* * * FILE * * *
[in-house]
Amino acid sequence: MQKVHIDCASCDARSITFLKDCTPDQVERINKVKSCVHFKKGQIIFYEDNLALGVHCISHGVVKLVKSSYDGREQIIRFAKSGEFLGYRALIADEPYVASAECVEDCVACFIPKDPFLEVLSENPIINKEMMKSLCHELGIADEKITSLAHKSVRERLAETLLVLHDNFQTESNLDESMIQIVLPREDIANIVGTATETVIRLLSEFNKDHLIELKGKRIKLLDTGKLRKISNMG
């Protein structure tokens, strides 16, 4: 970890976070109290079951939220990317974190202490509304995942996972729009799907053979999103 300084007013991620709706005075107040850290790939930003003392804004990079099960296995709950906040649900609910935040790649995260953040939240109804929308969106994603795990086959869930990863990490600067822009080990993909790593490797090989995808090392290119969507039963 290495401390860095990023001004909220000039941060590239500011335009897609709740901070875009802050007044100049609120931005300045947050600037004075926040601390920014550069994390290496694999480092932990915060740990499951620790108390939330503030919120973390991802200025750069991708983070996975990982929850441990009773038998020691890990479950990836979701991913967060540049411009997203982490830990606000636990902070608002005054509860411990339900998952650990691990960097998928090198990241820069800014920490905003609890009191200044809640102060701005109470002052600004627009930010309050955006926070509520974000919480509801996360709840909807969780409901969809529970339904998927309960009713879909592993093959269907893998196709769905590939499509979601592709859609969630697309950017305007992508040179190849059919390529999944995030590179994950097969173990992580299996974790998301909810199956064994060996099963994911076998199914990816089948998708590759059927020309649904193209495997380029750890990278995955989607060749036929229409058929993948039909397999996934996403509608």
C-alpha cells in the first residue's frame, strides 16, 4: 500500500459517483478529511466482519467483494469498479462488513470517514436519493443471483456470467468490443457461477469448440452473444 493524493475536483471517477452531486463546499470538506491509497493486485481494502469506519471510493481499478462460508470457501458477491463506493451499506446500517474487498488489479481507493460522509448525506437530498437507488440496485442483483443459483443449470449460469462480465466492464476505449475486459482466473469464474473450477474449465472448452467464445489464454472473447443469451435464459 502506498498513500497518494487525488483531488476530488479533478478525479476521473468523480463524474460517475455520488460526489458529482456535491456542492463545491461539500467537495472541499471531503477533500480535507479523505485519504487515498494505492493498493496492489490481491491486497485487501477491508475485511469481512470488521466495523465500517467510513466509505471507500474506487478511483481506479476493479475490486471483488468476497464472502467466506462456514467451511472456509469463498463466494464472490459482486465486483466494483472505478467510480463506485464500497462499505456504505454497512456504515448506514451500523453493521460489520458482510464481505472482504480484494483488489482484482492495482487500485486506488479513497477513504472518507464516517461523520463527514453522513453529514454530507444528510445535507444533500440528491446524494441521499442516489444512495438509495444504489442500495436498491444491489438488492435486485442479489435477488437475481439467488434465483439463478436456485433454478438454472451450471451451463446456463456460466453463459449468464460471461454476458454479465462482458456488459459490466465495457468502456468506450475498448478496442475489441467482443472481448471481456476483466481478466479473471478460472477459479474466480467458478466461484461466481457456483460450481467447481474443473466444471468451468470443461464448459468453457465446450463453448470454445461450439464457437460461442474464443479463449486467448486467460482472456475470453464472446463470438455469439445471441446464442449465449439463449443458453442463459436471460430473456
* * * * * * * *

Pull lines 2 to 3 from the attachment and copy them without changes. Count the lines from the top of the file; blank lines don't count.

Amino acid sequence: MQKVHIDCASCDARSITFLKDCTPDQVERINKVKSCVHFKKGQIIFYEDNLALGVHCISHGVVKLVKSSYDGREQIIRFAKSGEFLGYRALIADEPYVASAECVEDCVACFIPKDPFLEVLSENPIINKEMMKSLCHELGIADEKITSLAHKSVRERLAETLLVLHDNFQTESNLDESMIQIVLPREDIANIVGTATETVIRLLSEFNKDHLIELKGKRIKLLDTGKLRKISNMG
């Protein structure tokens, strides 16, 4: 970890976070109290079951939220990317974190202490509304995942996972729009799907053979999103 300084007013991620709706005075107040850290790939930003003392804004990079099960296995709950906040649900609910935040790649995260953040939240109804929308969106994603795990086959869930990863990490600067822009080990993909790593490797090989995808090392290119969507039963 290495401390860095990023001004909220000039941060590239500011335009897609709740901070875009802050007044100049609120931005300045947050600037004075926040601390920014550069994390290496694999480092932990915060740990499951620790108390939330503030919120973390991802200025750069991708983070996975990982929850441990009773038998020691890990479950990836979701991913967060540049411009997203982490830990606000636990902070608002005054509860411990339900998952650990691990960097998928090198990241820069800014920490905003609890009191200044809640102060701005109470002052600004627009930010309050955006926070509520974000919480509801996360709840909807969780409901969809529970339904998927309960009713879909592993093959269907893998196709769905590939499509979601592709859609969630697309950017305007992508040179190849059919390529999944995030590179994950097969173990992580299996974790998301909810199956064994060996099963994911076998199914990816089948998708590759059927020309649904193209495997380029750890990278995955989607060749036929229409058929993948039909397999996934996403509608």